An unnamed former British Prime Minister has been linked to a "powerful paedophile ring" following a bombshell question during PMQs.
Tom Watson, who became a household name after his dogged pursuit of News International over phone hacking, threw a curveball at David Cameron during the session on Wednesday.
The West Bromwich MP asked a hushed house: "The evidence file used to convict paedophile Peter Righton, if it still exists, contains clear evidence of a widespread paedophile ring.
"One of its members boasts of his links to a senior aide of a former prime minister who says he could smuggle indecent images of children from abroad."
At this point cameras covering PMQs cut to David Cameron who was sitting forward in his chair, clutching his binder and looking extremely serious.
Watson continued: "The leads were not followed up, but if the files still exists I want to ensure that the Metropolitan Police secure the evidence, re-examine it and investigate clear intelligence suggesting a powerful paedophile network linked to Parliament and Number 10."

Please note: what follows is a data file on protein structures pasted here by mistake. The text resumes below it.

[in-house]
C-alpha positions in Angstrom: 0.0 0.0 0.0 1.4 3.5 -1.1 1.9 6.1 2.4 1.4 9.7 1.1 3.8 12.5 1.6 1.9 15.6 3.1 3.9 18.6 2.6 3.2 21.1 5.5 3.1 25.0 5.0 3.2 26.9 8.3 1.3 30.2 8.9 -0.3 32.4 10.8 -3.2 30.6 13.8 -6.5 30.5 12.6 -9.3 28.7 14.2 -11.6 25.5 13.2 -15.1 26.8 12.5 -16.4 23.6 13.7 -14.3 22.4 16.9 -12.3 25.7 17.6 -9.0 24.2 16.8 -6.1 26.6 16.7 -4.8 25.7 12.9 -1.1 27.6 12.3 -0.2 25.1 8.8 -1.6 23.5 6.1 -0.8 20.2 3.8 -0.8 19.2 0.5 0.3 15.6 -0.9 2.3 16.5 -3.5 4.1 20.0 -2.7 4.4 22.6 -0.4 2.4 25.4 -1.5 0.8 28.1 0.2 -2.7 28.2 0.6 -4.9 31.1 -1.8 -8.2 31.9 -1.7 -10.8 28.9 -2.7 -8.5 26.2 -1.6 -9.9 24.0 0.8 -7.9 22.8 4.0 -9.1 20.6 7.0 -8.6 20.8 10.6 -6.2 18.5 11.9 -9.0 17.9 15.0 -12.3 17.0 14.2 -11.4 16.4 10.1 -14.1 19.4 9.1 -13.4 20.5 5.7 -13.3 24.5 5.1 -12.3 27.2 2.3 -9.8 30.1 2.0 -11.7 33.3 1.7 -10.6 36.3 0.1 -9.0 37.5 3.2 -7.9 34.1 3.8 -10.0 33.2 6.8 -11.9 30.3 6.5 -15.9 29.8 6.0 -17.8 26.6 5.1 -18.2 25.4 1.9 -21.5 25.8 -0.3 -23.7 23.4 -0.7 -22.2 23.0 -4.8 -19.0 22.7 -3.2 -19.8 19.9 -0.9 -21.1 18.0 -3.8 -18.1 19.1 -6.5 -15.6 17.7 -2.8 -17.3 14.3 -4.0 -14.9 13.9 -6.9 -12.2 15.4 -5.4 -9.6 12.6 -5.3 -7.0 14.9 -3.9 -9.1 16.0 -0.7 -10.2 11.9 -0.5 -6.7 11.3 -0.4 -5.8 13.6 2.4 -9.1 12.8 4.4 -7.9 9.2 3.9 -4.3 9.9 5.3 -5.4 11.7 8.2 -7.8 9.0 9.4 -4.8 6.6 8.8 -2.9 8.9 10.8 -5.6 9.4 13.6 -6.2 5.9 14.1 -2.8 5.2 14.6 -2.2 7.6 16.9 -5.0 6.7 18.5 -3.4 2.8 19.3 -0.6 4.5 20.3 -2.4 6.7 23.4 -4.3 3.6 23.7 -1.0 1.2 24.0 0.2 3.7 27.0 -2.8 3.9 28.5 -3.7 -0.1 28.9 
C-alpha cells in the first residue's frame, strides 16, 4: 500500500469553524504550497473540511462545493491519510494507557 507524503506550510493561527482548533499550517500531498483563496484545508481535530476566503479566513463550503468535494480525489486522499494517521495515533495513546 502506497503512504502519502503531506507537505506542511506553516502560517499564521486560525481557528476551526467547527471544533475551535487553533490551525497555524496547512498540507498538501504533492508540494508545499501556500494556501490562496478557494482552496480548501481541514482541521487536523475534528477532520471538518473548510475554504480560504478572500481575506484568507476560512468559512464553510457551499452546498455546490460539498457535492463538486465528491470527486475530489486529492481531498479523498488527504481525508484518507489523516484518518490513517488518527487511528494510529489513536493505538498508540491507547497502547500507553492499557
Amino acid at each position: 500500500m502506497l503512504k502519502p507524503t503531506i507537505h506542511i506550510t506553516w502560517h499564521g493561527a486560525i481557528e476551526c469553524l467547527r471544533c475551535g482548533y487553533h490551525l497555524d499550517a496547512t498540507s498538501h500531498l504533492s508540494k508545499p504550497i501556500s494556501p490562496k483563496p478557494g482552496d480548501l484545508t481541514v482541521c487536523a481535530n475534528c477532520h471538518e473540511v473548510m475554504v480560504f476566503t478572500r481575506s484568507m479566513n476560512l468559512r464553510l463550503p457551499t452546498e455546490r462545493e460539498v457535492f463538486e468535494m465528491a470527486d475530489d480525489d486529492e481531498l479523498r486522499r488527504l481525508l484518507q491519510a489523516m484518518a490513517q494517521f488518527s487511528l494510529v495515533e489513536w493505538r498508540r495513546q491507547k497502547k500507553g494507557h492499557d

There was an uncomfortable silence in the chamber before the current PM took to his feet.
Cameron said: "The honourable gentleman raises a very difficult and complex case and I'm not entirely sure which former PM he's referring to.
"What I'd like to do is look very carefully at Hansard about the allegations... and look very carefully to see what the government can do to help give him the assurances that he seeks."
A report from the Independent newspaper in September 1992 described the Righton case. It says:
A LEADING expert in residential childcare was fined pounds 900 yesterday when he admitted importing and possessing illegal homosexual pornographic material.
Magistrates at Evesham, Worcestershire, heard that the material included copies of a recognised paedophile magazine and photographs of young boys under the age of 16 posing partly dressed or naked.
Peter Righton, 66, of Badsey Road, Evesham, admitted two illegal importation charges and one charge of possessing obscene material. He was ordered to pay pounds 75 costs and the magistrates ordered that the magazines should be destroyed.
Righton is also mentioned in this piece by Nick Davies, the journalist whose claims about phone hacking at News of the World lead to the closure of the publication.
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